WHEN Canberra was declared the new capital of Australia, the enterprising real estate agent who also founded Seaforth and Warriewood in Sydney, Henry Ferdinand Halloran, bought up the nearest freehold land in the Queanbeyan area, on which he planned to build future city to be called “Environa.”A new exhibition in The Q Exhibition Space in Queanbeyan Performing Arts Centre will tell the story of this extraordinary man through his original photographs, plans and maps, curated by Bridget Sant.
Presented by Queanbeyan & District Historical Museum Society with Queanbeyan City Council & The Lady Denman Museum in Huskisson, “Halloran’s Way – A Capital Idea,” helps mark both the centenary of Canberra and the 175th anniversary of Queanbeyan.
Halloran’s grand plan included space for offices, shops, a hospital, theatres and streets bearing names like Rue de Paris and Piazza di Roma. On the southern part of the estate, Halloran built stone monuments, including an arch and a statue of Henry Parkes on a column. Bandstands were built with iron roofs supported by tree trunks. The main top-mast off HMAS Sydney was erected, but after collapsing, it was moved to Jervis Bay.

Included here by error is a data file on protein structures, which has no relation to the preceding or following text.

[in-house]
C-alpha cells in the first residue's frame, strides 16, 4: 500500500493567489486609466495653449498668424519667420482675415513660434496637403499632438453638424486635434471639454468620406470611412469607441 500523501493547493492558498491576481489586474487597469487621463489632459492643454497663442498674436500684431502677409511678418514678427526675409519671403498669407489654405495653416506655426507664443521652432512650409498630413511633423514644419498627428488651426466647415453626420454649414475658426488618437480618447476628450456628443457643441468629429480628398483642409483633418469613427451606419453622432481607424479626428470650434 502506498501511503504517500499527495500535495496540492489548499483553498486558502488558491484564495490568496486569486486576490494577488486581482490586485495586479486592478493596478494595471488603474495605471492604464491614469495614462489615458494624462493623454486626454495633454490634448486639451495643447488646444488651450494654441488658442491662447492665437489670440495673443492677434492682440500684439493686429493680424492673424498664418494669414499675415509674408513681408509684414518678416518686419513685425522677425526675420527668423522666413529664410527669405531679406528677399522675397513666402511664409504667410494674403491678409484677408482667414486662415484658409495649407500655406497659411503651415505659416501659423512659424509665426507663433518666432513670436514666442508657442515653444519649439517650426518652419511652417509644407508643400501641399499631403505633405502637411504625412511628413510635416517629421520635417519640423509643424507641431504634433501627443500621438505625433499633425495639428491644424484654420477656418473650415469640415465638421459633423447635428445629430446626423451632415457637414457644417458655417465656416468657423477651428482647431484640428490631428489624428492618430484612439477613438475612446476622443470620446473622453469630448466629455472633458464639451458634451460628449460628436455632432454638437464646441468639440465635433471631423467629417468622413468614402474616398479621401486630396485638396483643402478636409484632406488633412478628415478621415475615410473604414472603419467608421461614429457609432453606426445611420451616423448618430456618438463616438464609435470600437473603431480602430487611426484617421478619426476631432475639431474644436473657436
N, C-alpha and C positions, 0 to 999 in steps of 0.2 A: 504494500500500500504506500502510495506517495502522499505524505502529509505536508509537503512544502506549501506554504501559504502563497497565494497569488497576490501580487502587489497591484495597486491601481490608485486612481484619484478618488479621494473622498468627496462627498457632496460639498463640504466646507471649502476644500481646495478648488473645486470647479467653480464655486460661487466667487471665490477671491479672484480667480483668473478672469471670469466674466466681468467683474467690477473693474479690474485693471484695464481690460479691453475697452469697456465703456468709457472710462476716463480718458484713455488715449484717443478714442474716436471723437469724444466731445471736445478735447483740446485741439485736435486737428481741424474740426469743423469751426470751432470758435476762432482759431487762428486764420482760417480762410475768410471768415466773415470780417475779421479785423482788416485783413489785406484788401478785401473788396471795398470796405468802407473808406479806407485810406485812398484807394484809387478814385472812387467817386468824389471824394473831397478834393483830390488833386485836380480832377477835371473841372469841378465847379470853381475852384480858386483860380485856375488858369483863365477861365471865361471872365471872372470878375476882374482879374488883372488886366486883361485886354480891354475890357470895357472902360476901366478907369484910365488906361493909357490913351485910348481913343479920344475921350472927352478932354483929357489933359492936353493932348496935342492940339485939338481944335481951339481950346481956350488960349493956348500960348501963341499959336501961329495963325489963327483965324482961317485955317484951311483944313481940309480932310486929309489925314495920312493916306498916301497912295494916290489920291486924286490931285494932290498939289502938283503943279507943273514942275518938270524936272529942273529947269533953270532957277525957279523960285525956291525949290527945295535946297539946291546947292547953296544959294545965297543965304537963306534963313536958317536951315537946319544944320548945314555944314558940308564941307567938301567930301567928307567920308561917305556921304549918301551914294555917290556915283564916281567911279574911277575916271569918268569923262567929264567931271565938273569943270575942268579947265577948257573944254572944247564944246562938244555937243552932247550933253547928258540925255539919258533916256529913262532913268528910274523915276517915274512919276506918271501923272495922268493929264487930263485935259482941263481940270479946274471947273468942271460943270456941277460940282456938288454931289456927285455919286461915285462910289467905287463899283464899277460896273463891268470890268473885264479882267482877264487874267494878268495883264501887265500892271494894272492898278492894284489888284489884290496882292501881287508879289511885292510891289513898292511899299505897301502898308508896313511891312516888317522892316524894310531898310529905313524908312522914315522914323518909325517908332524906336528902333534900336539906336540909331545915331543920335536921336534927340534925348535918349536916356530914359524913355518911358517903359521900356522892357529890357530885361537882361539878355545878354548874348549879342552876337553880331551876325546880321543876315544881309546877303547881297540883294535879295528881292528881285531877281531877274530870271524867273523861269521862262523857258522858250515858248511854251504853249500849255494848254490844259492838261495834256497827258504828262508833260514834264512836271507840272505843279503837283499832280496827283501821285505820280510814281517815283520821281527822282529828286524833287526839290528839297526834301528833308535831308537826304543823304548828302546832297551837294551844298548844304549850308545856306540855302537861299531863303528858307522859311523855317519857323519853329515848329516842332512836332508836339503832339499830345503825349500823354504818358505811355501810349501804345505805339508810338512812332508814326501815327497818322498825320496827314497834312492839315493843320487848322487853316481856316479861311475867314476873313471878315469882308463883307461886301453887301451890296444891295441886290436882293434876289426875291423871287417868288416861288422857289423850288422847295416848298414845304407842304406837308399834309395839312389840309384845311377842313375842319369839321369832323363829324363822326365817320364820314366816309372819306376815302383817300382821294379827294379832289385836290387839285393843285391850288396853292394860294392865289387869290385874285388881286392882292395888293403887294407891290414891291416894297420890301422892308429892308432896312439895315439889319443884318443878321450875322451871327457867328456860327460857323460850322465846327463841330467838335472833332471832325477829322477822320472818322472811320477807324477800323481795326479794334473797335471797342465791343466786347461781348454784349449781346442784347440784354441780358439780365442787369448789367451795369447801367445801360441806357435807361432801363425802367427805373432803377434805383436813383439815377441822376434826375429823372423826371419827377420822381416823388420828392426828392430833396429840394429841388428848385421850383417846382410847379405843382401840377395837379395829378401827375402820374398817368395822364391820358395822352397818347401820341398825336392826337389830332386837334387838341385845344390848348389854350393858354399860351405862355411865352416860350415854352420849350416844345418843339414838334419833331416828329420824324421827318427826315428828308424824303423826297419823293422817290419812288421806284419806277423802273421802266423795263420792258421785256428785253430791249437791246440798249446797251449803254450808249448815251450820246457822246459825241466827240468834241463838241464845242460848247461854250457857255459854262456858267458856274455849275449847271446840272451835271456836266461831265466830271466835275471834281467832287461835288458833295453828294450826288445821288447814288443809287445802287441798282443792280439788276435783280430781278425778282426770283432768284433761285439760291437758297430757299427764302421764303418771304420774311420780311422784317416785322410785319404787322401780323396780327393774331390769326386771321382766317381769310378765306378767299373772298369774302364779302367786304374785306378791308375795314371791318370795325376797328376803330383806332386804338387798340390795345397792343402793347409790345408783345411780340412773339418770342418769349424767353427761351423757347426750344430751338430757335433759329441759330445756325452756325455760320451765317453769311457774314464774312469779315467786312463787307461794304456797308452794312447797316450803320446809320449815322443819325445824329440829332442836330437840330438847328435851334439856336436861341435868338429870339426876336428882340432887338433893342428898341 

No blocks were ever sold and the planned development never went ahead with the Great Depression intervening. Queanbeyan Council resumed the land to the north, because of unpaid rates, and it later became part of South Queanbeyan. Henry Halloran died in 1953 aged 84.
“Halloran’s Way – A Capital Idea,” at The Q Exhibition Space, off Lowe Street, Queanbeyan, September 6 – 28Monday – Friday 10am – 4pm, Saturdays 10am – 3pm, Sundays – closed.
Opening, 6-7.30pm, Thursday, September 5, all welcome.
Curator Bridget Sant will be presenting a floor talk at 11am this Friday, September 6 in The Q Exhibition Space, all welcome.